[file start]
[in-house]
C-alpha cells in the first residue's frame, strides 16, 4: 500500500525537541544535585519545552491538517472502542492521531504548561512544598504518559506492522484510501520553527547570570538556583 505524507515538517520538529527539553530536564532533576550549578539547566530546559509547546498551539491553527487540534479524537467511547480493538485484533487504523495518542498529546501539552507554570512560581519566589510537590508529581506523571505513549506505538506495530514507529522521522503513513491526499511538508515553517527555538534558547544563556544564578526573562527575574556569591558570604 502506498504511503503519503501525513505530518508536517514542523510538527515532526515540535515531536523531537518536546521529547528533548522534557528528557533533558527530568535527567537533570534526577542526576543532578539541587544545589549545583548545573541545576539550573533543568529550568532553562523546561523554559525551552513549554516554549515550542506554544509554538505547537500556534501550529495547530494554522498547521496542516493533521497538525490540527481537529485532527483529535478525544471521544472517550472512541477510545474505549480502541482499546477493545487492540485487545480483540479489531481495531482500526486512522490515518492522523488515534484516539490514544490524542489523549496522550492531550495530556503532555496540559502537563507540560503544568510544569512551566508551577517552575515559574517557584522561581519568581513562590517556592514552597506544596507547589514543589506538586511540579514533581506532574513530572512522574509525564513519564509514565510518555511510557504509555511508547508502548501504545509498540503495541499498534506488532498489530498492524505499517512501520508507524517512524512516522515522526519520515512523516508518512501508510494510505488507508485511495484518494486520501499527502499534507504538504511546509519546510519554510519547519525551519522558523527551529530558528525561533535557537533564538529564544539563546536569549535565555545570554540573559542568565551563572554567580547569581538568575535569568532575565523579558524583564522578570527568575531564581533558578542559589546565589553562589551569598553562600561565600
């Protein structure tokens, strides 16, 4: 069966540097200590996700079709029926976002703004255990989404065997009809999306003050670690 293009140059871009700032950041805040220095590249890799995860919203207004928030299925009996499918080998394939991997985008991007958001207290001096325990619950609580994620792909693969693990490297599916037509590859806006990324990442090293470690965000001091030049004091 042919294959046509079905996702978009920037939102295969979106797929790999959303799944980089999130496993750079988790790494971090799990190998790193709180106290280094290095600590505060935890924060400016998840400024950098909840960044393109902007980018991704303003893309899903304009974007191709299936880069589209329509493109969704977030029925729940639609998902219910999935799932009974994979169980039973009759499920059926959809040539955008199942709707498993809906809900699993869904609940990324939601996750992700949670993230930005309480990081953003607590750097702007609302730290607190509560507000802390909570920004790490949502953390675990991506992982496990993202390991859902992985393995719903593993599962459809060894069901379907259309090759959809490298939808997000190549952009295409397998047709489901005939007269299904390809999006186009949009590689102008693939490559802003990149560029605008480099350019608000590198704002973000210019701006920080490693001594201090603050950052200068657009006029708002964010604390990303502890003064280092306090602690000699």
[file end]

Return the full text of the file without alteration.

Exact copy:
[in-house]
C-alpha cells in the first residue's frame, strides 16, 4: 500500500525537541544535585519545552491538517472502542492521531504548561512544598504518559506492522484510501520553527547570570538556583 505524507515538517520538529527539553530536564532533576550549578539547566530546559509547546498551539491553527487540534479524537467511547480493538485484533487504523495518542498529546501539552507554570512560581519566589510537590508529581506523571505513549506505538506495530514507529522521522503513513491526499511538508515553517527555538534558547544563556544564578526573562527575574556569591558570604 502506498504511503503519503501525513505530518508536517514542523510538527515532526515540535515531536523531537518536546521529547528533548522534557528528557533533558527530568535527567537533570534526577542526576543532578539541587544545589549545583548545573541545576539550573533543568529550568532553562523546561523554559525551552513549554516554549515550542506554544509554538505547537500556534501550529495547530494554522498547521496542516493533521497538525490540527481537529485532527483529535478525544471521544472517550472512541477510545474505549480502541482499546477493545487492540485487545480483540479489531481495531482500526486512522490515518492522523488515534484516539490514544490524542489523549496522550492531550495530556503532555496540559502537563507540560503544568510544569512551566508551577517552575515559574517557584522561581519568581513562590517556592514552597506544596507547589514543589506538586511540579514533581506532574513530572512522574509525564513519564509514565510518555511510557504509555511508547508502548501504545509498540503495541499498534506488532498489530498492524505499517512501520508507524517512524512516522515522526519520515512523516508518512501508510494510505488507508485511495484518494486520501499527502499534507504538504511546509519546510519554510519547519525551519522558523527551529530558528525561533535557537533564538529564544539563546536569549535565555545570554540573559542568565551563572554567580547569581538568575535569568532575565523579558524583564522578570527568575531564581533558578542559589546565589553562589551569598553562600561565600
């Protein structure tokens, strides 16, 4: 069966540097200590996700079709029926976002703004255990989404065997009809999306003050670690 293009140059871009700032950041805040220095590249890799995860919203207004928030299925009996499918080998394939991997985008991007958001207290001096325990619950609580994620792909693969693990490297599916037509590859806006990324990442090293470690965000001091030049004091 042919294959046509079905996702978009920037939102295969979106797929790999959303799944980089999130496993750079988790790494971090799990190998790193709180106290280094290095600590505060935890924060400016998840400024950098909840960044393109902007980018991704303003893309899903304009974007191709299936880069589209329509493109969704977030029925729940639609998902219910999935799932009974994979169980039973009759499920059926959809040539955008199942709707498993809906809900699993869904609940990324939601996750992700949670993230930005309480990081953003607590750097702007609302730290607190509560507000802390909570920004790490949502953390675990991506992982496990993202390991859902992985393995719903593993599962459809060894069901379907259309090759959809490298939808997000190549952009295409397998047709489901005939007269299904390809999006186009949009590689102008693939490559802003990149560029605008480099350019608000590198704002973000210019701006920080490693001594201090603050950052200068657009006029708002964010604390990303502890003064280092306090602690000699």